March/April 2014

The best in new technology

Compiled by Herb Mathisen and Alexandra Lopez-Pacheco

◢ People catch this machine’s eye

ARES-PRISMMost obstacle-detection systems that use radar and ultrasonic technology are great at detecting objects and warning large-vehicle operators before potential accidents occur. “But they tend to sound the alarm very often,” says Marie Grandpierre, spokesperson for Francebased company Arcure. The reason is these technologies do not distinguish the human form from other objects. “[They] can’t tell the difference between a person and a tunnel wall, for example,” she says, adding the alarm can go off up to 20 times a day. “The biggest risk is that the operator can get used to the alarms and start ignoring them,” Grandpierre explains. “Or at the very least, the constant ringing can be annoying and disturb worker productivity.” Arcure has come up with an alternative: its Blaxtair system consists of a camera that transmits 3D images to a monitor in the vehicle cabin and to a hard drive. “If there’s a pedestrian between the wall and the vehicle, Blaxtair sets off both a sound alarm and a visual alarm in the monitor,” says Grandpierre. This alarm also warns both the operator and pedestrian. – A.L.-P.

◢ Key to a longer life

CovergallDirty oil in engines and hydraulic systems poses real problems. “It accelerates wear and inhibits reliability,” says Herb Martin, CEO of FilterMag, an Arizona-based provider of magnetic filtration solutions. Unfortunately, to provide adequate lubrication to systems, filters need to have a certain porosity, which means that particles under 20 microns can get through. “Over the years, the tolerances within engine systems have become tighter and tighter, but filters have not evolved to address this,” explains Martin. The millions of tiny particles that collect in an engine or hydraulic system between oil changes can therefore act like a grinding paste that shortens the engine’s life. FilterMag has created an additional filtering system that snaps onto regular filters and extends an engine’s life by 30 to 60 per cent, according to Martin. Using powerful magnetic technology, the filtering system catches particles as small as two microns, without affecting the oil flow. “Rebuilding a Caterpillar engine costs a minimum of $200,000, and they rebuild them about every 15 to 18 months,” says Martin. “So even just a 30 per cent increase in the engine’s life is worth $60,000 to $80,000 in savings. The investment in our product is around $3,000.” – A.L.-P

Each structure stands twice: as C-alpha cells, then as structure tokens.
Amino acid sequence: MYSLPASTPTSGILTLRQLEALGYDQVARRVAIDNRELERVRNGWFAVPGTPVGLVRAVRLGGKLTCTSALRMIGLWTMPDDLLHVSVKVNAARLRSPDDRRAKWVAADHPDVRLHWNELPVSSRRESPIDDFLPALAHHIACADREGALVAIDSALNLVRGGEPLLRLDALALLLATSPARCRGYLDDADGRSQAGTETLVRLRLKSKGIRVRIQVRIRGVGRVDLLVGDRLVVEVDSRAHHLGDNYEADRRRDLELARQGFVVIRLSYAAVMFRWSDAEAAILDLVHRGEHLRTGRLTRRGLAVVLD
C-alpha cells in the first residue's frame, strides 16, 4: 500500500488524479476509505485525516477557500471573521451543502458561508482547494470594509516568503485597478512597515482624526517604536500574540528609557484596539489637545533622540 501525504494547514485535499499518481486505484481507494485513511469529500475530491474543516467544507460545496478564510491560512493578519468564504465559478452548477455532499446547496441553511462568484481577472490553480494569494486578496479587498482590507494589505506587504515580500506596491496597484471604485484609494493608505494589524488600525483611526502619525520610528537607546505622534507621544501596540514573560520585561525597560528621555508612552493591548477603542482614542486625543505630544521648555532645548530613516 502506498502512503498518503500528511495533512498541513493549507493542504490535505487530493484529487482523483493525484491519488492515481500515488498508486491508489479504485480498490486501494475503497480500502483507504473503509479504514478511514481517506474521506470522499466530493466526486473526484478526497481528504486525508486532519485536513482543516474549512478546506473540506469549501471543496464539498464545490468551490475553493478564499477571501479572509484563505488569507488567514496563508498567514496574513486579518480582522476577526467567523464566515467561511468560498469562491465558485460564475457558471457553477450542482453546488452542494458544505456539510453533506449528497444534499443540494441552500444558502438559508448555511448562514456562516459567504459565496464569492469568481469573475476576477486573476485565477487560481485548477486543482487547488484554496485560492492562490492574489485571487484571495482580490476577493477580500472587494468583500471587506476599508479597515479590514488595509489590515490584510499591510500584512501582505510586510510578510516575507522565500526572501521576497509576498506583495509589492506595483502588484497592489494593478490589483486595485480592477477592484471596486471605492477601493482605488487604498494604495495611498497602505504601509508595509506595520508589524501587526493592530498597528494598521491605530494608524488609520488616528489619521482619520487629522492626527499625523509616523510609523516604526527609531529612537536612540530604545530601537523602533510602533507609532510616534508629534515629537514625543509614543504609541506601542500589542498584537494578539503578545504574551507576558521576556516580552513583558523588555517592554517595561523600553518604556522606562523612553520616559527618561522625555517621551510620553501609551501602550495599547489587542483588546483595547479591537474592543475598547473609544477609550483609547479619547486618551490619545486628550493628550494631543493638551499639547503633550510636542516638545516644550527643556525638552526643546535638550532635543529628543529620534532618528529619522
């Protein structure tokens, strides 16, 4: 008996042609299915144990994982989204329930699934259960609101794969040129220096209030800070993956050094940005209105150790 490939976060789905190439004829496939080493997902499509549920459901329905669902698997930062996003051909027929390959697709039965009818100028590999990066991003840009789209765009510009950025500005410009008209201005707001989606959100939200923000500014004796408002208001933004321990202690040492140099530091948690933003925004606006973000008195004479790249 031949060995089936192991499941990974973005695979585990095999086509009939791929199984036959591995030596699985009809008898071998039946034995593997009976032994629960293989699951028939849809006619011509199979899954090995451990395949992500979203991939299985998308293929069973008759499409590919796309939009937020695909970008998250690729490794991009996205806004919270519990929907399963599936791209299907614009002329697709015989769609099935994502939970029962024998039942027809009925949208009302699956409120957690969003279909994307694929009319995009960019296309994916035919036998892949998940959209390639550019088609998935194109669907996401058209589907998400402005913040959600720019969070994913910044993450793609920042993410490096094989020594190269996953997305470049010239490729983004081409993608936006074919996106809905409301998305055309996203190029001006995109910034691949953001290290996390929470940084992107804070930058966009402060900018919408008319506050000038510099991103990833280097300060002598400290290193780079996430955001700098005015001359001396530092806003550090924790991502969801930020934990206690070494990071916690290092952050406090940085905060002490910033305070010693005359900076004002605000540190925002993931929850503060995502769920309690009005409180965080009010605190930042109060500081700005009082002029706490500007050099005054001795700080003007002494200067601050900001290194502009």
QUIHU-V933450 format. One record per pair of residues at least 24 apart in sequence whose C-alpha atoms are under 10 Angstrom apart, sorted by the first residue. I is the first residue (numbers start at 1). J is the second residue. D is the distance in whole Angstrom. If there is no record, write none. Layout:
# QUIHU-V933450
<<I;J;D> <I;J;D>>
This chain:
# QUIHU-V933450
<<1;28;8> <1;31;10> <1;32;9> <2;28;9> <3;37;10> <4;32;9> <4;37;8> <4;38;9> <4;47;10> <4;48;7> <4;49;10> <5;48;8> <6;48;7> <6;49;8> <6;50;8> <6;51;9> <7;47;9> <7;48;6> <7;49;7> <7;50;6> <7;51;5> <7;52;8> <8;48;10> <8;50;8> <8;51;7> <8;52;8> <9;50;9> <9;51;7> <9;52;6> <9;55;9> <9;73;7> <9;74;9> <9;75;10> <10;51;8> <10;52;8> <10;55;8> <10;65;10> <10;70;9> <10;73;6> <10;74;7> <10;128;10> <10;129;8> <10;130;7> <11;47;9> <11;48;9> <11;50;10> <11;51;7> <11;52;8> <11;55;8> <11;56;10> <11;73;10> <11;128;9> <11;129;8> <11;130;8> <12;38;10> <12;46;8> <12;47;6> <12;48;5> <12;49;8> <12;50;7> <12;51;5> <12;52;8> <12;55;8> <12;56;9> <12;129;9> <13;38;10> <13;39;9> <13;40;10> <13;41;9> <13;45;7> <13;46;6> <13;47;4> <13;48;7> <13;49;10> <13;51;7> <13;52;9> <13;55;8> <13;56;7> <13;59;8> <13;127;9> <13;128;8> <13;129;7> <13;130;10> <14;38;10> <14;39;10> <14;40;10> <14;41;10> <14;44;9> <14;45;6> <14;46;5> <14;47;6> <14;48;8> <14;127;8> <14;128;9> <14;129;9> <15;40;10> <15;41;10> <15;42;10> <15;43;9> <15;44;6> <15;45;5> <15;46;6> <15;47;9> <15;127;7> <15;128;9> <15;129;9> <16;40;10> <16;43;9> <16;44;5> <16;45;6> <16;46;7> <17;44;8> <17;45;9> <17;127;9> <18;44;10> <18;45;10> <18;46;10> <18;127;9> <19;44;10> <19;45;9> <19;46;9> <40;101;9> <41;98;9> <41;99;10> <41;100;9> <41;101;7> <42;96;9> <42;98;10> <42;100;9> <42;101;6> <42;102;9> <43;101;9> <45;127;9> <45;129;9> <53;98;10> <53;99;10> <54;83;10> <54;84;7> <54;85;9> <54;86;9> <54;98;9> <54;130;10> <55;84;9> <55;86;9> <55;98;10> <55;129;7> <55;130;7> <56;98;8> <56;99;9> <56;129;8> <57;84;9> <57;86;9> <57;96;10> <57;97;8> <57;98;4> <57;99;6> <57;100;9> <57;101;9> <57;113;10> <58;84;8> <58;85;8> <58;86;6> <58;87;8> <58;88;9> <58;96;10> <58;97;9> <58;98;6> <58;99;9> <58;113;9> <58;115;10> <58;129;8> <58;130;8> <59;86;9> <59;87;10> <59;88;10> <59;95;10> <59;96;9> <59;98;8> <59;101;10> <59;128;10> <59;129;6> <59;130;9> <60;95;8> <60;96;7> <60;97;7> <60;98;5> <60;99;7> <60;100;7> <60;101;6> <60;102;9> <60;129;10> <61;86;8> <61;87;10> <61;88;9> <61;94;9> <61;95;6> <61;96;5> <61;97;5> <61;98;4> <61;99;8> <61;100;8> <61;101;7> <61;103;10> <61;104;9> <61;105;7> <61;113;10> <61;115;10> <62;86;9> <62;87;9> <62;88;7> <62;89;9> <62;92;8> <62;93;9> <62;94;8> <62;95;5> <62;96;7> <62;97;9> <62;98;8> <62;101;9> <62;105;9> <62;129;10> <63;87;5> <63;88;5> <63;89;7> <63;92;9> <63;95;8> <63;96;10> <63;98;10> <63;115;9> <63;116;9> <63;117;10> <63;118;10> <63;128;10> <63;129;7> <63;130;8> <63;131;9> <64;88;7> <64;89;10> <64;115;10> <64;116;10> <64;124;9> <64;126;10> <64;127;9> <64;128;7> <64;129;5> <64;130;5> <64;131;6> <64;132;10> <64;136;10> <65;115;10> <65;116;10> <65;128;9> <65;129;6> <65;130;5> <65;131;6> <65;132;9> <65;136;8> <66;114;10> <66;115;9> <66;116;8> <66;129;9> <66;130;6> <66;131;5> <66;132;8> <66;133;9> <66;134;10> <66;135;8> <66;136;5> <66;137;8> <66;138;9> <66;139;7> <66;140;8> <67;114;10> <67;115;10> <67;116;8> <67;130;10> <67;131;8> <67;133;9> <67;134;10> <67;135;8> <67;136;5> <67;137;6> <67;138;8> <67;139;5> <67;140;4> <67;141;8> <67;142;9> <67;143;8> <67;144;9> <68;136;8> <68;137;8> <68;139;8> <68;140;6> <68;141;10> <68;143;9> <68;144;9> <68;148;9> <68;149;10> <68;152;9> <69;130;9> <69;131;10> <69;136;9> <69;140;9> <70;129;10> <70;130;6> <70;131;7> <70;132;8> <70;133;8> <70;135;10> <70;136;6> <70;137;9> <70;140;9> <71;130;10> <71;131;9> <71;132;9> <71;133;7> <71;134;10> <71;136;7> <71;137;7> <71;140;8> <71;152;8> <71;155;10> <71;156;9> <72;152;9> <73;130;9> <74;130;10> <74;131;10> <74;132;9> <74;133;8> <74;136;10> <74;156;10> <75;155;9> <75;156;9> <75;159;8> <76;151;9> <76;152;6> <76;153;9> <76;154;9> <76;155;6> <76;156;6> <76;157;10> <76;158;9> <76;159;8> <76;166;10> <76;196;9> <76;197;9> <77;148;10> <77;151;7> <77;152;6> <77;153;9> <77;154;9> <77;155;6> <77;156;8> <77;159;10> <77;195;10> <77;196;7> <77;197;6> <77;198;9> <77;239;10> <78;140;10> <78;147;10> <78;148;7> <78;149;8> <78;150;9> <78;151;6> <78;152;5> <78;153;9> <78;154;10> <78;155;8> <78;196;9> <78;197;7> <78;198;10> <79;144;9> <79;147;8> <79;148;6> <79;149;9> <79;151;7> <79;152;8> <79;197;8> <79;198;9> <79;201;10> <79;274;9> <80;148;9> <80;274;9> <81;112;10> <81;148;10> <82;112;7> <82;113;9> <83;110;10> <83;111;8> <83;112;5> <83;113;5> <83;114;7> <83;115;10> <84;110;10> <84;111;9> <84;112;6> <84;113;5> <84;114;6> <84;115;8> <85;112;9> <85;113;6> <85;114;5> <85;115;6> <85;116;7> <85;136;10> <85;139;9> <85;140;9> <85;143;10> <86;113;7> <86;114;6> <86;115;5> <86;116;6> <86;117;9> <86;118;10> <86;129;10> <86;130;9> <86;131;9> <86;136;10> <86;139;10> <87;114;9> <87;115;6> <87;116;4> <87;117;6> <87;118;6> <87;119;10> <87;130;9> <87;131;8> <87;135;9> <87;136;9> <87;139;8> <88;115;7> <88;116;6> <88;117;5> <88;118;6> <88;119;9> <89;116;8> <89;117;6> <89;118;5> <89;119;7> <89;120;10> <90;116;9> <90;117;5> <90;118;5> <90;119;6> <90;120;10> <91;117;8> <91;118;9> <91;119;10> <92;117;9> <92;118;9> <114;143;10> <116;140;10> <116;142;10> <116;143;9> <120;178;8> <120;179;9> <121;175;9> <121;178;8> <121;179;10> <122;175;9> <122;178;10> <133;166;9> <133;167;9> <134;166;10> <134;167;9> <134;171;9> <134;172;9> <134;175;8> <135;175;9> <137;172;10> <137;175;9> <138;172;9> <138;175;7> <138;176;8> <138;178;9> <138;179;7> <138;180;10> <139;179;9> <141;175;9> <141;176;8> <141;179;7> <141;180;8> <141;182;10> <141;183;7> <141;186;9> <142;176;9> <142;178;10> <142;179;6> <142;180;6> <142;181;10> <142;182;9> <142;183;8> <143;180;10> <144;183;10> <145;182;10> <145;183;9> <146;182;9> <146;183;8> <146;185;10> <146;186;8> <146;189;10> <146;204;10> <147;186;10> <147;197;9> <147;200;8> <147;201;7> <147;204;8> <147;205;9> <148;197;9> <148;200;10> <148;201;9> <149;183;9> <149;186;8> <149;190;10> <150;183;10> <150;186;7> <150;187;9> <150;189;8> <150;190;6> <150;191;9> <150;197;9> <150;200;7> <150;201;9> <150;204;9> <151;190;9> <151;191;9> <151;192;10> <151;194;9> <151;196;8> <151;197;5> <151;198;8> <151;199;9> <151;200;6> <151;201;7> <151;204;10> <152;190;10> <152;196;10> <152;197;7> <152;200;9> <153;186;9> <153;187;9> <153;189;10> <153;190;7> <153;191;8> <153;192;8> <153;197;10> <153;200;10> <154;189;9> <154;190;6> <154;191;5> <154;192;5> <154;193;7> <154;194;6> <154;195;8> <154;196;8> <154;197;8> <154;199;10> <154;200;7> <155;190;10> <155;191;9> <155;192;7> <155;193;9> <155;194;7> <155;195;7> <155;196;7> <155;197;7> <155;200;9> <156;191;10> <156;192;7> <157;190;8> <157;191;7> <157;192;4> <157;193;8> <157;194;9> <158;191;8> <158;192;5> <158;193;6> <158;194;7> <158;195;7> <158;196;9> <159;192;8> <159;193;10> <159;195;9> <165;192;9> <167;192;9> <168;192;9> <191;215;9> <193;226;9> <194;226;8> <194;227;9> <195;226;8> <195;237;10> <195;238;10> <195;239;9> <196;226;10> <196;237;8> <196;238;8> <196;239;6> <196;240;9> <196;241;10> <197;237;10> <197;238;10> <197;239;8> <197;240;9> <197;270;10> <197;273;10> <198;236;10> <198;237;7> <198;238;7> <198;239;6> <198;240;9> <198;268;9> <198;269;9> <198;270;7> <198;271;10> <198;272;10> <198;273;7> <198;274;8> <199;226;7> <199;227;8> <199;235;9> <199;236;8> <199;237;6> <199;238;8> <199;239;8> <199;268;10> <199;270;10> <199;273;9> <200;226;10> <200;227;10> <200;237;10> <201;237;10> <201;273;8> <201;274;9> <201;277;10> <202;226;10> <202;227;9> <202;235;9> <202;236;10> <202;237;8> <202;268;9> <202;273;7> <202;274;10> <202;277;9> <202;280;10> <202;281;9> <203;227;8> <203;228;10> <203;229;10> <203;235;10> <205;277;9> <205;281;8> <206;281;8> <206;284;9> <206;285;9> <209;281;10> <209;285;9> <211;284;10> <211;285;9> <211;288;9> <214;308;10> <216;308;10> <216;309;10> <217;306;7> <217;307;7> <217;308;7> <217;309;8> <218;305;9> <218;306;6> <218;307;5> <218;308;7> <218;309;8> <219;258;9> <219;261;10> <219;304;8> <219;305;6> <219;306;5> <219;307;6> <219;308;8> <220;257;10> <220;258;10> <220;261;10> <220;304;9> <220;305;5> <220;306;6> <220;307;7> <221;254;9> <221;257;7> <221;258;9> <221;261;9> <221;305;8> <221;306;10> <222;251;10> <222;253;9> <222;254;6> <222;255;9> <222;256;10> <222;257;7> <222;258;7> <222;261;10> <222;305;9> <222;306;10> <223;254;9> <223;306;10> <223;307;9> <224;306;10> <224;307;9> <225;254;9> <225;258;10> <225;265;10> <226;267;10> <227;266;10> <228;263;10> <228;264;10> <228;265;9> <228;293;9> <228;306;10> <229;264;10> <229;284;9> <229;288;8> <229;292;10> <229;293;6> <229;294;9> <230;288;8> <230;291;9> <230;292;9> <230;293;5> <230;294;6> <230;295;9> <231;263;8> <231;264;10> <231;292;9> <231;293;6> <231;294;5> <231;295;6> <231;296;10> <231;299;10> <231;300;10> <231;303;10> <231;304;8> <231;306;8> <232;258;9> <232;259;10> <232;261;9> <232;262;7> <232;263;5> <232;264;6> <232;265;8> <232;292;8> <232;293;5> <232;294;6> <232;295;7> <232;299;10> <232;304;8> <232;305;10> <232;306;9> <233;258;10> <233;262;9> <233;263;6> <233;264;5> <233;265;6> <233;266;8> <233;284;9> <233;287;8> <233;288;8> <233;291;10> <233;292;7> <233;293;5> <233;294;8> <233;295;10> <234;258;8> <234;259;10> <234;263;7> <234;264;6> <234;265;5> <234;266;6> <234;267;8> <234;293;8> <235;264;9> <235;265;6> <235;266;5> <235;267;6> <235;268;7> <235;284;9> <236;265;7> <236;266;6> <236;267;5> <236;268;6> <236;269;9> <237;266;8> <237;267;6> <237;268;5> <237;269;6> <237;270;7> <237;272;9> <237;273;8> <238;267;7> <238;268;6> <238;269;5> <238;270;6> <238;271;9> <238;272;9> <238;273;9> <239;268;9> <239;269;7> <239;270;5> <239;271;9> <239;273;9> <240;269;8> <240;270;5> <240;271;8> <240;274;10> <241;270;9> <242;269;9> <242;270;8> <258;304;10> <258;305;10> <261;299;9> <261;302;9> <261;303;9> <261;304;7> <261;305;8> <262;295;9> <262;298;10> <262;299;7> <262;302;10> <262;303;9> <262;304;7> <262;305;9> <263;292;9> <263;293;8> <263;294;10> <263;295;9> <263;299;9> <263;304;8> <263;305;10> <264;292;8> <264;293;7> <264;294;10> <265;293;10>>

◢ Shipping containers as building foundations

Climactic_ChamberWhat if you could send up your construction supplies in shipping containers that double as your building’s foundations? Britespan Building Systems, an Ontario-based company, has constructed more than 30 such buildings at remote mine sites in Canada, custom-designing fabric structures that use shipping containers as a foundation, in a variety of dimensions for many different applications. Mike Pollard, a former building design and sales consultant, says the dimensions of the structures, which in the past have been up to 24 metres wide and 31 metres long, with an 18-metre clearance, are limited only by local conditions and engineering practicalities. The shipping containers are anchored to the ground or filled to a required weight to account for wind and snow loads. Galvanized steel trusses are then erected with the fabric stretched on top. With one building, Pollard explains, the customer had stacked shipping containers three-high, and fitted them with electrical and water infrastructure to allow for offices, washrooms and additional storage spaces. Other benefits to the buildings are their portability. The fabric and trusses are taken down, stored in the containers, and can be rebuilt again later. The buildings can be insulated, and Pollard said the fabric allows much of the daylight in. – H.M.

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